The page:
Appreciate that. Don't think the "where there's smoke there's fire"
applies here, though. It would if there were several *different* women
complaining about one man...
On Wed, Sep 9, 2015 at 10:34 AM, Ron Blechner <contraron(a)gmail.com> wrote:
I realize this is a tricky topic, so apologies in advance if my brevity
comes off as bruskness.
These two suggestions work for Amherst Contra.
As a proxy complaint comes in, a board member would seek out the source.
Anonymous complaints are permitted, and a high level of ensuring that we
ask open-ended questions, and not leading questions.
We also wear board member buttons at dances and make regular announcements
about us being available for any reason. Usually 4-7 members of our board
attend any dance.
You might speak privately to Will Loving, our lead organizer, if you're
interested in more specifics.
I would also caution about making such definitive statements as "just an
accusation". In my experience, where there's smoke, there's fire. For every
accusation, there's five people who are too uncomfortable to speak up.
That said, I have seen the success of proactive addressing of issues. The
biggest benefit is simple:
Address it early when it's small, and not a huge deal. Maybe it's a simple
misunderstanding. Maybe the person needed a clear boundary drawn. But wait
until there's a pile of complaints, and you've already lost dancers and the
resolution will need to be more severe for the offender.
On Sep 9, 2015 10:08 AM, "Lindsay Morris via Callers" <
> Chris Weiler's Positive Solutions
> on dealing with problem dancers, and the CDU Policy
> are thoughtful and useful documents.
> We have a different problem here.
> One woman often complains to board members about men she sees as creepers
> or sexual predators. She reports their misbehavior on behalf of their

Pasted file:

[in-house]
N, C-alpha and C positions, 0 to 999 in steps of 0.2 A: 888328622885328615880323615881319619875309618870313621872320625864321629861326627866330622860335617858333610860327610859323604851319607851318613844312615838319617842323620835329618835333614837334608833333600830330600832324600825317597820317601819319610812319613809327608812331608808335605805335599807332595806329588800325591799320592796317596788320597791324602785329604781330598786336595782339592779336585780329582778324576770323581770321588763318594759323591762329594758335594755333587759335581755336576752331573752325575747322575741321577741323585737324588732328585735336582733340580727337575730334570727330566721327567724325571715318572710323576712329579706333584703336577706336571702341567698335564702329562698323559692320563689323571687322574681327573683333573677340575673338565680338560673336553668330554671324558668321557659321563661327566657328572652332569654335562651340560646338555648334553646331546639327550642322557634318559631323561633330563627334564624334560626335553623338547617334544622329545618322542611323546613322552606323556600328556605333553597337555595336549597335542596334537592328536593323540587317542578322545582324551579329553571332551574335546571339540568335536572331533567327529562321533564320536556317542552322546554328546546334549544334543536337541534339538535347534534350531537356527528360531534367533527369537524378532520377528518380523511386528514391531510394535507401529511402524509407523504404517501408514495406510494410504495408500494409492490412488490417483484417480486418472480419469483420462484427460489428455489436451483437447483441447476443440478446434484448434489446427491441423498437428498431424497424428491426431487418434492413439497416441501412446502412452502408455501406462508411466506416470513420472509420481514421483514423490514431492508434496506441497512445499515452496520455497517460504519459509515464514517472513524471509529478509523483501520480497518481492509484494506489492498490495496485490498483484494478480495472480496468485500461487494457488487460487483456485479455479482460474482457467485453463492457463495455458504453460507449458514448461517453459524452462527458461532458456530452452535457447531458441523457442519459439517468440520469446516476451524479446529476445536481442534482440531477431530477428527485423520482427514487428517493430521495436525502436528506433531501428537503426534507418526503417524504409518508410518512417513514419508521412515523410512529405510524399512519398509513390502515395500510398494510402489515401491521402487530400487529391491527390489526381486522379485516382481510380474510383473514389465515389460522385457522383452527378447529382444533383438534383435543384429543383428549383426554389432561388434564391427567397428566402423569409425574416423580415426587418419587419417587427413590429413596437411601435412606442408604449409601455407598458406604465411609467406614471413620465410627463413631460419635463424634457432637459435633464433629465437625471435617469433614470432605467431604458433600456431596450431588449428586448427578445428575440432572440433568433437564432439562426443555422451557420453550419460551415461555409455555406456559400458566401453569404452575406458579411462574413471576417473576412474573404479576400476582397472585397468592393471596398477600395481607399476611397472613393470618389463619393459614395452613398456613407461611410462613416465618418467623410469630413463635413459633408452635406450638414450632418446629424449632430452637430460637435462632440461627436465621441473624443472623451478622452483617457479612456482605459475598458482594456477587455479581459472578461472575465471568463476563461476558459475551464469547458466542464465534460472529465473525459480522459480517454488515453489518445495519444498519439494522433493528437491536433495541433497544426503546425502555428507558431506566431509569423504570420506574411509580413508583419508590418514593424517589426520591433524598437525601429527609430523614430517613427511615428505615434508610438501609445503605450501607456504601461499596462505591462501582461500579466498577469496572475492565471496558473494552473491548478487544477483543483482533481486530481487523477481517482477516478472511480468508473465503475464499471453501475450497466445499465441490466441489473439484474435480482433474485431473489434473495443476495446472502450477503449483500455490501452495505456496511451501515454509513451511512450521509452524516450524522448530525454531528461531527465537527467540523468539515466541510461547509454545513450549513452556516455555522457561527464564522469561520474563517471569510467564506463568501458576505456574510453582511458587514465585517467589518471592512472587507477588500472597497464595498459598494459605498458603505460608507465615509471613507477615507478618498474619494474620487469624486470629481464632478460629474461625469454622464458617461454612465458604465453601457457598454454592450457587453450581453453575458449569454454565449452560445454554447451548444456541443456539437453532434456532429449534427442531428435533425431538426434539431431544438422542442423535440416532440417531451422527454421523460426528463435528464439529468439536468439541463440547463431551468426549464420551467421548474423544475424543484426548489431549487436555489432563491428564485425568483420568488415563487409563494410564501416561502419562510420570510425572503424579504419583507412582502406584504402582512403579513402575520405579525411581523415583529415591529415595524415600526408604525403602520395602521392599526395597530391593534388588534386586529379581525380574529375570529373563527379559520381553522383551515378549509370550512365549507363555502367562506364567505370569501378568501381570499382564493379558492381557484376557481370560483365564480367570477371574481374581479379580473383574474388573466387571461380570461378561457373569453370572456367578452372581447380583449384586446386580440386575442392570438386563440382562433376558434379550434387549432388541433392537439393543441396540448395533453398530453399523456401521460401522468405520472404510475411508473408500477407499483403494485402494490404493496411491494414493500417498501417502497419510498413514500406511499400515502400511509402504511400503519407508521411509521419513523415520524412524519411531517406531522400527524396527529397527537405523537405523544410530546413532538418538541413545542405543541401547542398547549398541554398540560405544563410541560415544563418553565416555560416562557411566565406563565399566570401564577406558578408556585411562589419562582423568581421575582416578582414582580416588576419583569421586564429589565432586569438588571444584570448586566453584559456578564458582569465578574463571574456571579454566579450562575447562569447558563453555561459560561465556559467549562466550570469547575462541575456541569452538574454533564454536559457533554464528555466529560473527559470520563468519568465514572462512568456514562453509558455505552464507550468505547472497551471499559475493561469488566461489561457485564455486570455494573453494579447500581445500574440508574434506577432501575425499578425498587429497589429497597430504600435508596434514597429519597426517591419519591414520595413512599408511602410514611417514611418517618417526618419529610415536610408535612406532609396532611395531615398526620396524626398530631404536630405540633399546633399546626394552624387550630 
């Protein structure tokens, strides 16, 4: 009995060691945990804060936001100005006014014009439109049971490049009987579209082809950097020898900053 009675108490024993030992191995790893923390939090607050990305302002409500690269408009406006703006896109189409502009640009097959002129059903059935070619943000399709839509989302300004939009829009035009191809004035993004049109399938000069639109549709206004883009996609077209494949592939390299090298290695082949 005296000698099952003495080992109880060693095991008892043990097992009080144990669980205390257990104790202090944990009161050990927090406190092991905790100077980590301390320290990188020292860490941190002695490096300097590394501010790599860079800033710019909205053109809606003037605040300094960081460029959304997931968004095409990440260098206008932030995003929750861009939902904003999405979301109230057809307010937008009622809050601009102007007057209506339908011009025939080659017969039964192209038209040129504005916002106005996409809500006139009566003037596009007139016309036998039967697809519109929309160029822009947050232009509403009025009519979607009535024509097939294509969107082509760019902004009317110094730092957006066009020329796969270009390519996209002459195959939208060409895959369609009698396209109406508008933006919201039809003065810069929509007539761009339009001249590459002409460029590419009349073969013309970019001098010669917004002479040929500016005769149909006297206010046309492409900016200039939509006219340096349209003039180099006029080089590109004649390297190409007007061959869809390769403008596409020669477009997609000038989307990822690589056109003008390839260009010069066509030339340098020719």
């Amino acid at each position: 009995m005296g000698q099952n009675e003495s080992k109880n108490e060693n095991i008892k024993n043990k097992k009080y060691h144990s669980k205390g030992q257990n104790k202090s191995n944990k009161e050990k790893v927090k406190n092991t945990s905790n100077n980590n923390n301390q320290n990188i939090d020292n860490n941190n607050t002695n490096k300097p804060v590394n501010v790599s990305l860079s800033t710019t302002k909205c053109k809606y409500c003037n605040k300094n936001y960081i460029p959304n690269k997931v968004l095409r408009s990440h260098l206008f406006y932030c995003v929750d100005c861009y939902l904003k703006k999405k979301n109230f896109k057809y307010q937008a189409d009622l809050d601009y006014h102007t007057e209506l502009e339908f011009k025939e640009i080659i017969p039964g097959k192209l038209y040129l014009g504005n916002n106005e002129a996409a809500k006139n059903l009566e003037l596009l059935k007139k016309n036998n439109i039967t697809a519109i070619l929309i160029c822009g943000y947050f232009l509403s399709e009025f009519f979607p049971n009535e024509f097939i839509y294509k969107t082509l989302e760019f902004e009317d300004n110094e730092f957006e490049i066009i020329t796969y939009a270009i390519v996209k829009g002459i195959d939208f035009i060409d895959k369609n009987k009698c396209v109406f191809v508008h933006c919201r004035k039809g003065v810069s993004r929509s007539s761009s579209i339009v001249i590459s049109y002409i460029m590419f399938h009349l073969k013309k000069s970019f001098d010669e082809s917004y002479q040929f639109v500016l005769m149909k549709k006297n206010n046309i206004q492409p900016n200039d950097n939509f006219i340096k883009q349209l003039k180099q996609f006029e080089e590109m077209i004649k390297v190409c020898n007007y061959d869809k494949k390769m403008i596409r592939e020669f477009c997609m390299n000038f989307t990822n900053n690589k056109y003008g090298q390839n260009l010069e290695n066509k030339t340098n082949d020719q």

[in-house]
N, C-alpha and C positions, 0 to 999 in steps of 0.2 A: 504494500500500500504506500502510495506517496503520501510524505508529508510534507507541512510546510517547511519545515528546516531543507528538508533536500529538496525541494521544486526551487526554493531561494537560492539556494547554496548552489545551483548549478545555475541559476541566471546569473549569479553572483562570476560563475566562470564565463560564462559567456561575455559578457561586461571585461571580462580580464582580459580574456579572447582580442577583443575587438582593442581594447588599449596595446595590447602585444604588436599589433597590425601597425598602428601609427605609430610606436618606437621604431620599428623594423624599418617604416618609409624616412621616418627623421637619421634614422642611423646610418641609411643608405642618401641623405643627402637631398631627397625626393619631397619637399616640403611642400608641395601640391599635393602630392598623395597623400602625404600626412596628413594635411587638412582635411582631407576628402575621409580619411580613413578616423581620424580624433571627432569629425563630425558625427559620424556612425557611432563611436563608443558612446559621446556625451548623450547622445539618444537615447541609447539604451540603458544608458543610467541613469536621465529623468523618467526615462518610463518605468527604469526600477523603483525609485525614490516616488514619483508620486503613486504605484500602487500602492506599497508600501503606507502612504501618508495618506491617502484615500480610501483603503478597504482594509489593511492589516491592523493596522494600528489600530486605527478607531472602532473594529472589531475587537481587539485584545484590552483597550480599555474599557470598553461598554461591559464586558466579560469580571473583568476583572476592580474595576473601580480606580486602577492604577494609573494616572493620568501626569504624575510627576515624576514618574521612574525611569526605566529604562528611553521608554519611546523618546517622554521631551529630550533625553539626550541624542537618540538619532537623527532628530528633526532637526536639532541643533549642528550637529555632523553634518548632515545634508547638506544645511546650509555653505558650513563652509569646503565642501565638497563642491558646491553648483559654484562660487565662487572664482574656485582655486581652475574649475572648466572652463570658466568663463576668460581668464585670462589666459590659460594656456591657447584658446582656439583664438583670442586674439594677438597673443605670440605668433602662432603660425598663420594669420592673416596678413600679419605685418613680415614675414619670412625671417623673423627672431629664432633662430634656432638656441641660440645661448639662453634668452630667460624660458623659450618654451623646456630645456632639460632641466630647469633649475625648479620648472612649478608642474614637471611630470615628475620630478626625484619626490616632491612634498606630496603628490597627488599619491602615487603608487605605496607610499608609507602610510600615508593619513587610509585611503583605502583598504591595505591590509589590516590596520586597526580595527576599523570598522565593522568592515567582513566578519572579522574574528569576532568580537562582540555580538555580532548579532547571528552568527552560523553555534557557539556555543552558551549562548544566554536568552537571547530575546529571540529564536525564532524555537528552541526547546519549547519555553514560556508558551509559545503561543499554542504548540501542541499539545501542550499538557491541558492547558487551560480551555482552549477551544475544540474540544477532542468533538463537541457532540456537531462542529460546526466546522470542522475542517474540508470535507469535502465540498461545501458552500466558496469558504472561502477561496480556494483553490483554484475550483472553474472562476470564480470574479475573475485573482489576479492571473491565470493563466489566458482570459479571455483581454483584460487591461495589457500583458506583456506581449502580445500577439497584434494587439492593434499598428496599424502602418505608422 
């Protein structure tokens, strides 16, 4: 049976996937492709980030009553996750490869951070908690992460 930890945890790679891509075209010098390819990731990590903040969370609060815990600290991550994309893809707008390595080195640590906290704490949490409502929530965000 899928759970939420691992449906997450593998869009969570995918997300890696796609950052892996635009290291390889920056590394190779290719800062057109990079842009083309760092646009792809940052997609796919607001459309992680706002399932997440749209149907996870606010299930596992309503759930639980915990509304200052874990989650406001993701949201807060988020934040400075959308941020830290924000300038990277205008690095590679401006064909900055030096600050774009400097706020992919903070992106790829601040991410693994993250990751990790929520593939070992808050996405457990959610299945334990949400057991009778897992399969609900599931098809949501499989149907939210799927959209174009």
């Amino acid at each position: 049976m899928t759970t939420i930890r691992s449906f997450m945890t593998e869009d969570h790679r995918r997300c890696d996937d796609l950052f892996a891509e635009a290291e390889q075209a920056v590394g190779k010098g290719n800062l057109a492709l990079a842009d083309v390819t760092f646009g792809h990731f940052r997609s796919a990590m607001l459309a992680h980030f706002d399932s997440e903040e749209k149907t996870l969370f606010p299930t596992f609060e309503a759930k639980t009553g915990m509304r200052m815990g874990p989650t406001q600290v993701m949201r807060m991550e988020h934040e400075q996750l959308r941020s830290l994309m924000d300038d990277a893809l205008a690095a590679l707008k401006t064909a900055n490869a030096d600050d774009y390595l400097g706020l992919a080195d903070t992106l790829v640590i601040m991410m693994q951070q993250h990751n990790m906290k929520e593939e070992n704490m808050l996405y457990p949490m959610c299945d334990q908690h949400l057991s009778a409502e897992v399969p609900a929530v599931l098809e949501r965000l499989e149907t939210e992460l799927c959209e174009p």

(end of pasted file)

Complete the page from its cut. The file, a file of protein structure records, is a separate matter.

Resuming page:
> victims. The victims don't initiate these reports.*
> Many others *don't* see these men as creepy or inappropriate. Recently
> one of the "victims" clarified that her discomfort with the man was a year
> ago and she'd long ago dealt with it to her satisfaction. The man in
> question had heard only rumors that some nameless woman was unhappy about
> some nameless thing he'd done.
> This woman also publicly asked that young women who feel harassed should
> talk to her about it. We feel that's the Board's job, not hers.
> It seems that this woman is fishing for - or even inventing -
> "naughty-dancer" problems.
> When a married man gets accused of being a sexual predator, his wife has
> to wonder if it's true. This adds to any marital tensions they may already
> have. So, while this woman is not actually punching anybody in the face,
> it seems to me that she's committing violence.
> How should we handle this?
> - I think we need a "No proxy complaints" policy - i.e., the victim
> has to speak up (and then our process will usually fix simple
> miscommunication issues).
> - We need to clearly identify board members, so genuine victims know
> who to talk to.
> But does anybody have other ideas about preventing one person's issues
> from poisoning the atmosphere of a mostly friendly dance?
> * I know, victims often have a hard time stepping up and complaining, so
> advocacy may be a good thing. But that's a different discussion. In these
> situations, there's no victim; there's no predator; there's just an
> accusation with little to back it up.
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